Tsim Sa Tsui at night. Photo by Leong Chan Teik

THIS ARTICLE isn’t about stocks but it’s still about money – and how I recently discovered an unusual and unsavoury sales tactic of a shop in Hong Kong.

I had a small interest in buying a new camera – a Nikon D60, which retails for S$988 in Courts Singapore.

I thought that since I was in Hong Kong, I’d check out the prices – without having any particularly strong desire to make a purchase. Passing by a shop near the Star Ferry terminal, I asked for the price and was told it’s HK$3,500.

That’s just about S$700, and my interest was considerably perked up. Not wanting to disrupt my family’s plans, I deferred checking out other stores until we were walking back to our hotel in the Tsim Sha Tsui area.

I darted into and out of a few shops and each time the price got lower: HK$3,200, HK$2,800, and then HK$2,400. How did prices become progressively lower?

It had to do with my strategy of telling each of the shops about the lowest price I had been quoted. They simply had to give me a better deal, or lose a customer. But two shops didn’t – they stuck to their HK$3,500-HK$4,000 quotation.

As it would soon be dinner time, at around 6.30 pm, I settled on the next best deal from a shop near Prat Avenue and Chatham Road South.

A salesman there quoted HK$2,350 – about half the price in Singapore - and was I eager to lay my hands on the D60!

As we settled around a counter, the salesman started writing out an invoice and asked: “Can you pay now?” 

I counted the money and handed it to him, expecting that in the next instant he would fish out the Nikon nicely packaged in a box.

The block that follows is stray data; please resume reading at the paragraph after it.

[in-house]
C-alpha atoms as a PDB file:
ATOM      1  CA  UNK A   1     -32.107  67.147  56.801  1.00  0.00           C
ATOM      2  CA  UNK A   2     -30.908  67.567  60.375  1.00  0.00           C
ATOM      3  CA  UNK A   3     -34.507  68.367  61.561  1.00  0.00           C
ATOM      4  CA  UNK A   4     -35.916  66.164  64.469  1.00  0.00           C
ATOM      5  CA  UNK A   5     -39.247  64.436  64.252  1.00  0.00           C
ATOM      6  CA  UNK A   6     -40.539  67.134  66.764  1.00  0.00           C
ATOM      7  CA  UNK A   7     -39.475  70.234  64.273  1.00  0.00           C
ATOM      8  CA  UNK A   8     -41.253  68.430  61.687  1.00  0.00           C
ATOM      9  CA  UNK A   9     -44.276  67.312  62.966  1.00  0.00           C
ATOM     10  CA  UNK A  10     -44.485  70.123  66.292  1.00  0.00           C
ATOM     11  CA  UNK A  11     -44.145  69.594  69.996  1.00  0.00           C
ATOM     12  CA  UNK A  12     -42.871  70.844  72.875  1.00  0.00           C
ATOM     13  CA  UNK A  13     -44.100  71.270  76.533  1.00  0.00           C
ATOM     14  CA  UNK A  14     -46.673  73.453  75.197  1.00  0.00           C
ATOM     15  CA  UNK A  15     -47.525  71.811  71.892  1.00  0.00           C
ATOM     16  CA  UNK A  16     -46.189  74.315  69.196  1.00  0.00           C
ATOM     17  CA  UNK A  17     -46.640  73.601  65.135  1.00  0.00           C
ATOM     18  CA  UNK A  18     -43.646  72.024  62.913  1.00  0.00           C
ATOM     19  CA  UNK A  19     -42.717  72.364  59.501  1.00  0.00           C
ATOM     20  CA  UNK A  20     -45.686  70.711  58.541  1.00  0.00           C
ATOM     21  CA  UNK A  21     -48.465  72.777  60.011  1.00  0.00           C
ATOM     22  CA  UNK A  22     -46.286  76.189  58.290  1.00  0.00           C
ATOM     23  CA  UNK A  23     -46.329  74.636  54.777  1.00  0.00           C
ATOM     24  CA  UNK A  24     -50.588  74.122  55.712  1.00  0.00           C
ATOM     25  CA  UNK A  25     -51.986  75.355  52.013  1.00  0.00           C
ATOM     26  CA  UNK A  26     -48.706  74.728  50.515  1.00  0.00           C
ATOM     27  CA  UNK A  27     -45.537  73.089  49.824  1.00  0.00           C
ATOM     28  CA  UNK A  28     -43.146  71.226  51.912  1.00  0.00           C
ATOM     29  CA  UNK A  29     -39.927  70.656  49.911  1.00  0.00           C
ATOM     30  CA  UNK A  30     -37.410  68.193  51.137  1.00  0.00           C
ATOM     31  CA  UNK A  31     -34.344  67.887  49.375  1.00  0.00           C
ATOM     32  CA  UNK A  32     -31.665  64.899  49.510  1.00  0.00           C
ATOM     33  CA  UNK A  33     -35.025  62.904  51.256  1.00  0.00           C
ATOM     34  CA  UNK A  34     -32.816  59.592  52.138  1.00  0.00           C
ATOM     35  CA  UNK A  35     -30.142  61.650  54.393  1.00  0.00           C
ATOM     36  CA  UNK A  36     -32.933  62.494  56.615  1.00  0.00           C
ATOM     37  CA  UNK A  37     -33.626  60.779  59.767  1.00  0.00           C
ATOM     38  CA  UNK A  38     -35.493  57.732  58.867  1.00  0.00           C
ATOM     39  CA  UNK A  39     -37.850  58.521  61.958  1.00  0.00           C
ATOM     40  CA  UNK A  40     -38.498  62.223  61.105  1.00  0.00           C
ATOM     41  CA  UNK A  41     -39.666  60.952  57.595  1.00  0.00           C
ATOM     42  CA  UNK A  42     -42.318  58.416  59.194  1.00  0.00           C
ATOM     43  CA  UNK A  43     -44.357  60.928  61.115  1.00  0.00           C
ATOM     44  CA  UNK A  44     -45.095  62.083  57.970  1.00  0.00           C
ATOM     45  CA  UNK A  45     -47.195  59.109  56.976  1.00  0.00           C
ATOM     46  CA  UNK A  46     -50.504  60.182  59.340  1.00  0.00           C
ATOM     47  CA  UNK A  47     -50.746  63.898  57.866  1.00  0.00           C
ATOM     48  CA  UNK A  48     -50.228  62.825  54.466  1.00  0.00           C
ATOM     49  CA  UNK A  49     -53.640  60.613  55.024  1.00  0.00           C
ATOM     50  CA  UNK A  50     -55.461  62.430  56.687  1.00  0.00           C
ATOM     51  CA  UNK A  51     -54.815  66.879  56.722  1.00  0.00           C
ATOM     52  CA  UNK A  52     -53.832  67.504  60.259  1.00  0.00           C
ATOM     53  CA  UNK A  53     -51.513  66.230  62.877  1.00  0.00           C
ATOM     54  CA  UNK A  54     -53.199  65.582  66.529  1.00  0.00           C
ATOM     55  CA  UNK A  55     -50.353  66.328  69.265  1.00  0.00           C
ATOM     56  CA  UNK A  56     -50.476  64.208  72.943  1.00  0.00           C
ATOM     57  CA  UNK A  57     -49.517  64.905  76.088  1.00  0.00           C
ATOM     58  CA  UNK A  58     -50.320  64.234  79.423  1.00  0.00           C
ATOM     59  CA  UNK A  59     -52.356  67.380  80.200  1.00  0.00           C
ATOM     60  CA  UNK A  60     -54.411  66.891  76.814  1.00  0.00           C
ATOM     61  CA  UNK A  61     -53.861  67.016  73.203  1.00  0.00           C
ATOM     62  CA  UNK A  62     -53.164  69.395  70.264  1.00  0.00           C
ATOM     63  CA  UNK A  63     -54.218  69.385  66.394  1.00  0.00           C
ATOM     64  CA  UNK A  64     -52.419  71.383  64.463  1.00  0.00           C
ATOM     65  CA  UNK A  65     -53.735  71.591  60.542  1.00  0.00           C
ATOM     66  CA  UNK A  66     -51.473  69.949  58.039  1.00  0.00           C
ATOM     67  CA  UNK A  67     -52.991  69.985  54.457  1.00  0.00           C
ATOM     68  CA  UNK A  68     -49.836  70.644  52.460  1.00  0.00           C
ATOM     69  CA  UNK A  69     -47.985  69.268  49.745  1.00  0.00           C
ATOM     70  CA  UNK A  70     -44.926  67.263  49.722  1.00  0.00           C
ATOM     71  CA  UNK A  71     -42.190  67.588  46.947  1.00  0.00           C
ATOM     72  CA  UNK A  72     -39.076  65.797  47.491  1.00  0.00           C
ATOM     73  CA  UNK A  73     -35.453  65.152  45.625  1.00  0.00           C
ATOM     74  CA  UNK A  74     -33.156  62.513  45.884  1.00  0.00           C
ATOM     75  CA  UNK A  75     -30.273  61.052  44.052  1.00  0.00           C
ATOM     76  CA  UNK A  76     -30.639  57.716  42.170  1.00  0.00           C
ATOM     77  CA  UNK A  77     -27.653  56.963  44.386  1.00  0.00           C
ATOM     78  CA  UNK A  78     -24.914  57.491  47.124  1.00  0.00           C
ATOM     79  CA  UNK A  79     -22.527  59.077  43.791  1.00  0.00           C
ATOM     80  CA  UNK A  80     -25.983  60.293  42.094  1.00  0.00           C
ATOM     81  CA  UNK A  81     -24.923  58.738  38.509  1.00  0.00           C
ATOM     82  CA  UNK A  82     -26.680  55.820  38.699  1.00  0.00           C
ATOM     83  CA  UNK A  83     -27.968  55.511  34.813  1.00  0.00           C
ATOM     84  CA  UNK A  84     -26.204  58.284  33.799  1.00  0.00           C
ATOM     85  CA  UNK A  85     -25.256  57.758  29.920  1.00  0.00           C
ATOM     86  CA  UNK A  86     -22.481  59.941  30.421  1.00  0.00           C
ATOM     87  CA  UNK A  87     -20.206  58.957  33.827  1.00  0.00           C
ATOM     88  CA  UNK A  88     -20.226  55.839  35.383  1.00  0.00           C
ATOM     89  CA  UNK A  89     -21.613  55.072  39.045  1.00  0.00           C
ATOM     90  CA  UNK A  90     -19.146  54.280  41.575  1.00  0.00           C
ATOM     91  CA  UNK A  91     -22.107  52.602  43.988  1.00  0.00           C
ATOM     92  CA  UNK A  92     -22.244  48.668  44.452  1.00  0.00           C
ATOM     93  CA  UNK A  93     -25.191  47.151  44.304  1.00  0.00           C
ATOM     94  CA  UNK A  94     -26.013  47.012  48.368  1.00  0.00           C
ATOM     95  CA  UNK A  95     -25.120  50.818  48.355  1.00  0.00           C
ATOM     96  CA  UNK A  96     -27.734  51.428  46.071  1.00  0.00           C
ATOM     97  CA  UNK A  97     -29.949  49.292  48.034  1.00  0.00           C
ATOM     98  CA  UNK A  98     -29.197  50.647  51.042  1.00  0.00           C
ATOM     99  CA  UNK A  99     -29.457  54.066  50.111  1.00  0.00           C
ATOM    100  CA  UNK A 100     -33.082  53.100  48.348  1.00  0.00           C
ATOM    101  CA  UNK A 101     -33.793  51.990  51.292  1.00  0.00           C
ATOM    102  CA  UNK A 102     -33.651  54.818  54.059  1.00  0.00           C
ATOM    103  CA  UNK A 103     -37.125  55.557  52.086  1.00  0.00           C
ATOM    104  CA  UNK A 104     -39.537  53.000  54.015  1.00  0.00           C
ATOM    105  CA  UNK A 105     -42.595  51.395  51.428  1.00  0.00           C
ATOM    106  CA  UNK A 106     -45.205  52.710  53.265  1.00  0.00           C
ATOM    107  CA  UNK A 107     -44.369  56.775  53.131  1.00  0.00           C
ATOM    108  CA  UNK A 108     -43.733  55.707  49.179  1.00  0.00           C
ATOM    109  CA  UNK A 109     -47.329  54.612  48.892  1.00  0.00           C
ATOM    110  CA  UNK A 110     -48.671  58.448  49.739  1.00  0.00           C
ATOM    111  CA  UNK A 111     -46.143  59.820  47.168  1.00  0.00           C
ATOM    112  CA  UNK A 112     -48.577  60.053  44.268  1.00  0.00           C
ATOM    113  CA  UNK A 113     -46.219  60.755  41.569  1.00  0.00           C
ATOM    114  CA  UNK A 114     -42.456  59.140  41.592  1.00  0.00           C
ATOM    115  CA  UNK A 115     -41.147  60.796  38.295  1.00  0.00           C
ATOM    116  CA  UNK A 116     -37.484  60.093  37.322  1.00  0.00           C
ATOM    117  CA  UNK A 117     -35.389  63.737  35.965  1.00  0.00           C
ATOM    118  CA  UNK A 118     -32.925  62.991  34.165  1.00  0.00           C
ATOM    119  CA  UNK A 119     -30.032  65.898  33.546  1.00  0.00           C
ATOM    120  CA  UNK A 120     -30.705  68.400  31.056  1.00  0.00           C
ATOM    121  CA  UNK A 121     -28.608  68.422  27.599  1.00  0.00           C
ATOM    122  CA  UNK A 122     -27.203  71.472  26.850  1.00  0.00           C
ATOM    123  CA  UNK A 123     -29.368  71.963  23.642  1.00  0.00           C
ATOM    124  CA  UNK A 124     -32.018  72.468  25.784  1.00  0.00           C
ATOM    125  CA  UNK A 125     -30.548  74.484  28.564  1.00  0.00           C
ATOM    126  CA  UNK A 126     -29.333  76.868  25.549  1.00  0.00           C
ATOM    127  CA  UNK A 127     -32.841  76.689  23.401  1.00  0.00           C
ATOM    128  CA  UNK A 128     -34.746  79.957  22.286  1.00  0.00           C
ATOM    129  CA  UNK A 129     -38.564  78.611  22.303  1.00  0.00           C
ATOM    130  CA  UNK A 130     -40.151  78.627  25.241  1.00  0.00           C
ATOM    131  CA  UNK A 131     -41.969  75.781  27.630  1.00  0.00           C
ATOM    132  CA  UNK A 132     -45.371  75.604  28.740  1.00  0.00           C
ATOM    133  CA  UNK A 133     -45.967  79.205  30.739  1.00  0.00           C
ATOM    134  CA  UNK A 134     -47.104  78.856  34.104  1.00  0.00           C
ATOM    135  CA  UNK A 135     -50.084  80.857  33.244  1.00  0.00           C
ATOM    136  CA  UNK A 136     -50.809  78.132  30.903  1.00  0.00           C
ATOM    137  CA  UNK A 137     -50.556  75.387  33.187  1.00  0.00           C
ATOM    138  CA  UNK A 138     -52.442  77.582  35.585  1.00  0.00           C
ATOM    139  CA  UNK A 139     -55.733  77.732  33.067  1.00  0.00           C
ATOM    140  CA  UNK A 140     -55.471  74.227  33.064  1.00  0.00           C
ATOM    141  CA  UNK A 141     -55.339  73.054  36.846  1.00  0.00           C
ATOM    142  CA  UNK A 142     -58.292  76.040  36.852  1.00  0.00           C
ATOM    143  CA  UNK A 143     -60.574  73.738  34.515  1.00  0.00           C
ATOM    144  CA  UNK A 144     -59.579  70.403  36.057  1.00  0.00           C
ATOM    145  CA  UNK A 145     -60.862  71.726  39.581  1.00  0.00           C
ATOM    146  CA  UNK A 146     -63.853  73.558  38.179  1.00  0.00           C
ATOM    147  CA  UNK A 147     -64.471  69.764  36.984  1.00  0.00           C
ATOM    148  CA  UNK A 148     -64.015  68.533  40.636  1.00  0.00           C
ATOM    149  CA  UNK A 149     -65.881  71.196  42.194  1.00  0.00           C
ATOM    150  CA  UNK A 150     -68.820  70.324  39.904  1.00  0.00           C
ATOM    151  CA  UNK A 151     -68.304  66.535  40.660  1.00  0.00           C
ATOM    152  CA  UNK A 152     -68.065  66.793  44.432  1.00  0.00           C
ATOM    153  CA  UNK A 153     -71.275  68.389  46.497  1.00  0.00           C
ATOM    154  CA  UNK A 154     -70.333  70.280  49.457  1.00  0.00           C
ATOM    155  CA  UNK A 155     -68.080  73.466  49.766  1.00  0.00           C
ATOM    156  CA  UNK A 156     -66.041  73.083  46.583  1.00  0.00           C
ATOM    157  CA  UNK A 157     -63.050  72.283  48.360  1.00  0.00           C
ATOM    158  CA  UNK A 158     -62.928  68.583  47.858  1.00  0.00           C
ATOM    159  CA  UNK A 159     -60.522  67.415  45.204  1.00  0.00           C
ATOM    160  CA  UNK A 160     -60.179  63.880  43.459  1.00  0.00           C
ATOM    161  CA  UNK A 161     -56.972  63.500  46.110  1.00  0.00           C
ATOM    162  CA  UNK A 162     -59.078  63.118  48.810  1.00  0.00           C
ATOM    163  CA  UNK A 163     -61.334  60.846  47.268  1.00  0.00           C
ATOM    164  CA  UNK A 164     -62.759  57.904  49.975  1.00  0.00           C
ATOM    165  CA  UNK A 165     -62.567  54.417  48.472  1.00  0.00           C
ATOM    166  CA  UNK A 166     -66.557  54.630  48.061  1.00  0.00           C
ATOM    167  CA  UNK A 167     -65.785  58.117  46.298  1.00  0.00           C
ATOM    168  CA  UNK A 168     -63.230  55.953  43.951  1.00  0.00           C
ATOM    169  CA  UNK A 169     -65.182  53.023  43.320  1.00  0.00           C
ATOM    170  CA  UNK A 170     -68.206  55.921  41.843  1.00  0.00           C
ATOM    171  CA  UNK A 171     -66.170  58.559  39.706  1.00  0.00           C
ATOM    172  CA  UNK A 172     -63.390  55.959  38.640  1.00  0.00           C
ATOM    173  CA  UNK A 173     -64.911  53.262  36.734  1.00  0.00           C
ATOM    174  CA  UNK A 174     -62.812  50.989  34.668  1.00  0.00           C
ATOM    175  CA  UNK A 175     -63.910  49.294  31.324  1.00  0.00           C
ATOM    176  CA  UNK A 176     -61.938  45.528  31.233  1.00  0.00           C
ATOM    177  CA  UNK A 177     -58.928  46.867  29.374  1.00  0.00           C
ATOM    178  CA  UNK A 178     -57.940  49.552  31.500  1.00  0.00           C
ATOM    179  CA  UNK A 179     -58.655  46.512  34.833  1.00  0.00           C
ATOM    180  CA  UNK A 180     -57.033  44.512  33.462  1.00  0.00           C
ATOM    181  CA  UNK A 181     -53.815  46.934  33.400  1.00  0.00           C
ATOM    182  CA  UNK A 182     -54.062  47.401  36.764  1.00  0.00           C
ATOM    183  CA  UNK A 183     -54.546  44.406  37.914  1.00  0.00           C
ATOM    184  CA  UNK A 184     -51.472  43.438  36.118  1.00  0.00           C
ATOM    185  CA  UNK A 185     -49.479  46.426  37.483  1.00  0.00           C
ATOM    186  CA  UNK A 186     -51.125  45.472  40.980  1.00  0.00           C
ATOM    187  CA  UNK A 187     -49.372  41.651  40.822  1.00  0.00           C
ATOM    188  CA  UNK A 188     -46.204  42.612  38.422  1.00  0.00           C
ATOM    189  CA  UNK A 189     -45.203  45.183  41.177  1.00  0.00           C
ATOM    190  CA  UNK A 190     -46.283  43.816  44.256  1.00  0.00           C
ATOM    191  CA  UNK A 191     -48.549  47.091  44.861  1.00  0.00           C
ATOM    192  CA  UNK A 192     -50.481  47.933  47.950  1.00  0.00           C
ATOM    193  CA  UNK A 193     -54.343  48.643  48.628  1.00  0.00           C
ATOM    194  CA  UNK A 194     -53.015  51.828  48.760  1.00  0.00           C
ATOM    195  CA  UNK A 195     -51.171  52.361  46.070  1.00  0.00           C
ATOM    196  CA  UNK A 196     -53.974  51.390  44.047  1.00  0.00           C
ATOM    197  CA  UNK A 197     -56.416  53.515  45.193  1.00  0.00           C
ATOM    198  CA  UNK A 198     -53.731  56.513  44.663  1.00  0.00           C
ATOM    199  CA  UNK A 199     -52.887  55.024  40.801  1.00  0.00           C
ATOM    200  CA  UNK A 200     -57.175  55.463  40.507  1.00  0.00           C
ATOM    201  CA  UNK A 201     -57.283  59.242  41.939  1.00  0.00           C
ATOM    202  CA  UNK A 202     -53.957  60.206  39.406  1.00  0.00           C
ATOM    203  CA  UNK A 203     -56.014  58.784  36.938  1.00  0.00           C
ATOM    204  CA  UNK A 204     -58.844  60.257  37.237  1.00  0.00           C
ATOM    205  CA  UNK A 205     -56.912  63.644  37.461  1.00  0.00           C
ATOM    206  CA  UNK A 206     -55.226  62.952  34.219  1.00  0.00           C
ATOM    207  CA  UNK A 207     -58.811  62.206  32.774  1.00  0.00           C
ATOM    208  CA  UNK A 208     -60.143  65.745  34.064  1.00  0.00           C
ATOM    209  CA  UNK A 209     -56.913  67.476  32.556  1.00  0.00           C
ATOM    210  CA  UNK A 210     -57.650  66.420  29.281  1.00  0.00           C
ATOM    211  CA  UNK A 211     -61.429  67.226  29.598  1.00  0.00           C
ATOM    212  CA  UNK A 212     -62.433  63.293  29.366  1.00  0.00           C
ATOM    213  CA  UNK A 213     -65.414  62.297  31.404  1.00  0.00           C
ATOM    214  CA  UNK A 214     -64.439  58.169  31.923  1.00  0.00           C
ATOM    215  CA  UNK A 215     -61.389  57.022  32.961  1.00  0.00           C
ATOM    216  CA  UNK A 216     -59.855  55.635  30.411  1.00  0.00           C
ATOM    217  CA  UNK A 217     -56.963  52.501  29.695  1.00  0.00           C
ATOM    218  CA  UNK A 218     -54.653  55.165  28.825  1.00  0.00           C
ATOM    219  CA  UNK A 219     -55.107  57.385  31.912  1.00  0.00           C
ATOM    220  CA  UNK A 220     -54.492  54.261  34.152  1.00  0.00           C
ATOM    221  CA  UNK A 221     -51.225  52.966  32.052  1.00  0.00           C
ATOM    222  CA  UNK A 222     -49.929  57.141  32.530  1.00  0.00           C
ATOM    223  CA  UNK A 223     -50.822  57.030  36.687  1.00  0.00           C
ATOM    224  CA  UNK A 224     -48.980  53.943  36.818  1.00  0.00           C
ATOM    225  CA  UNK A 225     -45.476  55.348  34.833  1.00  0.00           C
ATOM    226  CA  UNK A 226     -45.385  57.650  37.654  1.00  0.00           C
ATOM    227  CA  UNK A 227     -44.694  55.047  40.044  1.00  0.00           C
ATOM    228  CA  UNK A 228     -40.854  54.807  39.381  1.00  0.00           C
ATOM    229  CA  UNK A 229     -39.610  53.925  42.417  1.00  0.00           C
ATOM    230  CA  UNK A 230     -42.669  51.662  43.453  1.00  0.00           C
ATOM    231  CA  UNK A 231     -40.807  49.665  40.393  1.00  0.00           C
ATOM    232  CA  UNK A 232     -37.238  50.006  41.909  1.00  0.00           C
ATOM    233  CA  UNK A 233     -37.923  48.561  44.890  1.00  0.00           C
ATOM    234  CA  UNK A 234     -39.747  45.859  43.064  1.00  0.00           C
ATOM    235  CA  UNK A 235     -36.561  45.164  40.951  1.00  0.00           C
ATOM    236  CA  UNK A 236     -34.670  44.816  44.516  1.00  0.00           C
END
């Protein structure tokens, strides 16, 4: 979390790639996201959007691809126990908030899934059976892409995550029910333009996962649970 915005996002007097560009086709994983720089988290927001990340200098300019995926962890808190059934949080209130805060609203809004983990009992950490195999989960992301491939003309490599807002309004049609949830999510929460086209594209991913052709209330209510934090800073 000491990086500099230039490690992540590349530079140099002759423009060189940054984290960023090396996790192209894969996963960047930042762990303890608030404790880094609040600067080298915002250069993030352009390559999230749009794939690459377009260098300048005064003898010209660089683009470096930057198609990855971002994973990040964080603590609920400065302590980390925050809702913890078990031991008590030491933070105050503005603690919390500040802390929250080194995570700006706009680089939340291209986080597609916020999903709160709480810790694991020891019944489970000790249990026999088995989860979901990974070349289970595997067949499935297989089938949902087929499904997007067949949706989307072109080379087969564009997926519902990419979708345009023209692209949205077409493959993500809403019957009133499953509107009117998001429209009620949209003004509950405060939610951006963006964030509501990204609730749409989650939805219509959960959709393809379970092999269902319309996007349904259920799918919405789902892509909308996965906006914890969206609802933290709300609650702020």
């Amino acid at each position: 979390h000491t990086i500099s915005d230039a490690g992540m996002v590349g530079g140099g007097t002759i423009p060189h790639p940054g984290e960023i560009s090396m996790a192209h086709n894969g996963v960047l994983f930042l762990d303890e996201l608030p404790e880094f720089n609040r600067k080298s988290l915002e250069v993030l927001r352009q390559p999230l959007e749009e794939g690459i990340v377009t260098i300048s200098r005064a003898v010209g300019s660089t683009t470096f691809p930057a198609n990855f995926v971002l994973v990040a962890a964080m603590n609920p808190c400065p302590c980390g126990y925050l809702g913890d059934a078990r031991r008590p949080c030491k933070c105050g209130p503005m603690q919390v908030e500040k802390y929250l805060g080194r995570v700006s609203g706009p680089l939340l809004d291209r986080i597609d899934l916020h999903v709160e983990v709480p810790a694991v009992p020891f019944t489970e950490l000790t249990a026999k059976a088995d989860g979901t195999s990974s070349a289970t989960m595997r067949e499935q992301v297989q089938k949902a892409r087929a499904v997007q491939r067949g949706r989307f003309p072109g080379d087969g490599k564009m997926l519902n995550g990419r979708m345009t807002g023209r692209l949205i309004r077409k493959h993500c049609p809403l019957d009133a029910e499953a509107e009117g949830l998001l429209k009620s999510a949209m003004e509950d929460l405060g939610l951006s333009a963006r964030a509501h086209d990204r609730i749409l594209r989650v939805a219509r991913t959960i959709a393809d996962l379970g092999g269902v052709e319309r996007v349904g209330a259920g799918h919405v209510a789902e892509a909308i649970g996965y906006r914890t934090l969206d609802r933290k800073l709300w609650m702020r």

He didn’t. I felt uneasy as he handed the cash and invoice to one of his colleagues, and then turn to tell me: “He has to go to our other shop to get the camera. We don’t keep stock for this model.”

The Nikon D60

Well, that’s reasonable enough, and he asked me why I had chosen the Nikon D60. “Actually, it’s not a good camera,” he began. 

I was treated to some technical explanation about the disadvantages of the D60’s lens motor, and its CMOS image sensors. Then came the ‘I told you so’ proof: he took out a D60 that was on display, fiddled with it and asked me to shoot a few shots.

To my initial disbelief, the images had a bluish tinge – unlike the clear and sharp images of a Sony camera that I was asked to also try out.

But I have been a photographer hobbyist for too many years not to have confidence in the Nikon – and I was sure that I was being persuaded to give up the Nikon (for which the shop was probably making slim profits, if any) for the pricey Sony (HK$6,500).

Not wanting to be dragged further into why the D60 is a lousy camera, I changed the topic. ”So when will your man return with my camera?” I asked.

The salesman called out to one of his colleagues, who then picked up the phone and appeared to have a brief conversation.

The persuasion game resumed with the salesman asking me: “Why don’t you take the Sony? It’s now on promotion, and you get a telephoto lens on top of the standard lens.”

I politely replied: “Maybe next time. Now, it’s too expensive. I just want the D60. It’s more than enough for my needs.”

Salesman: “So price is your only consideration?”

I had to get him back to what I really wanted to know: “Hey, when is your man coming back? Why don’t you give me a time?”

Salesman: “He has to go to the warehouse, and take out the stock. You can’t wait?”

Me: “I can wait. Just tell me when he will be back.”

Salesman: “If you can’t wait, I will give you back your money.”

Me: “I can wait. Just tell me when he will be back.”

Salesman: “You take back your money and you come back later for your camera.”
Me: “What time?”

Salesman: “10.30 pm.”

At that instant, I knew the HK$2,350 tag was nothing but a sales ploy. I took back the money, counted it twice, and walked off in a huff.

No way was I going to go back at 10.30 pm. My parting shot: “If you can’t sell at this price, why didn’t you say so?”

I got my money back but what if I had felt trapped and, at the same time, swayed by his talking down the D60 and bought the Sony instead? Certainly, I would have no bargaining power on his Sony, and would probably end up paying far more than even in Singapore!

What if I had paid for the Nikon through my credit card? Oh, the likely hassle to get my money back...

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